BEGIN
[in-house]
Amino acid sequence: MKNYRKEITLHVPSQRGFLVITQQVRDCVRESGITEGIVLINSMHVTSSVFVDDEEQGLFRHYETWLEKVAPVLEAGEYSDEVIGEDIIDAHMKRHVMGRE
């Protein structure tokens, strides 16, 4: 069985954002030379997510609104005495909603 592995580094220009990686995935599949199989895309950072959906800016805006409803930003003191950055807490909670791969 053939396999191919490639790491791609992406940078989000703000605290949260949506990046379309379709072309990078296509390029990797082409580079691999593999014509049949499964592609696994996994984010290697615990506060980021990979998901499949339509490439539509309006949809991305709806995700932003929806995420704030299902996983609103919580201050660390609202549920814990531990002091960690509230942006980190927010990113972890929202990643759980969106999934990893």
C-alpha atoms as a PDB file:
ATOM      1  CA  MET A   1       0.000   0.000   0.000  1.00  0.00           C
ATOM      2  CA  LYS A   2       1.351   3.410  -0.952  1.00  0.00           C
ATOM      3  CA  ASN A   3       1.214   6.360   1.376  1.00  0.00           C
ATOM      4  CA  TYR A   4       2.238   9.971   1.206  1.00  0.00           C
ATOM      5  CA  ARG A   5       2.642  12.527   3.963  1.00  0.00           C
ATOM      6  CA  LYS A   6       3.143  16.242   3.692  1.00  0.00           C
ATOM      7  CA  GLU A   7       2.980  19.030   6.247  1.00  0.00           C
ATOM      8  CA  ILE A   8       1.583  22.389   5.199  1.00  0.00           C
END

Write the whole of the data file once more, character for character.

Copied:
[in-house]
Amino acid sequence: MKNYRKEITLHVPSQRGFLVITQQVRDCVRESGITEGIVLINSMHVTSSVFVDDEEQGLFRHYETWLEKVAPVLEAGEYSDEVIGEDIIDAHMKRHVMGRE
């Protein structure tokens, strides 16, 4: 069985954002030379997510609104005495909603 592995580094220009990686995935599949199989895309950072959906800016805006409803930003003191950055807490909670791969 053939396999191919490639790491791609992406940078989000703000605290949260949506990046379309379709072309990078296509390029990797082409580079691999593999014509049949499964592609696994996994984010290697615990506060980021990979998901499949339509490439539509309006949809991305709806995700932003929806995420704030299902996983609103919580201050660390609202549920814990531990002091960690509230942006980190927010990113972890929202990643759980969106999934990893």
C-alpha atoms as a PDB file:
ATOM      1  CA  MET A   1       0.000   0.000   0.000  1.00  0.00           C
ATOM      2  CA  LYS A   2       1.351   3.410  -0.952  1.00  0.00           C
ATOM      3  CA  ASN A   3       1.214   6.360   1.376  1.00  0.00           C
ATOM      4  CA  TYR A   4       2.238   9.971   1.206  1.00  0.00           C
ATOM      5  CA  ARG A   5       2.642  12.527   3.963  1.00  0.00           C
ATOM      6  CA  LYS A   6       3.143  16.242   3.692  1.00  0.00           C
ATOM      7  CA  GLU A   7       2.980  19.030   6.247  1.00  0.00           C
ATOM      8  CA  ILE A   8       1.583  22.389   5.199  1.00  0.00           C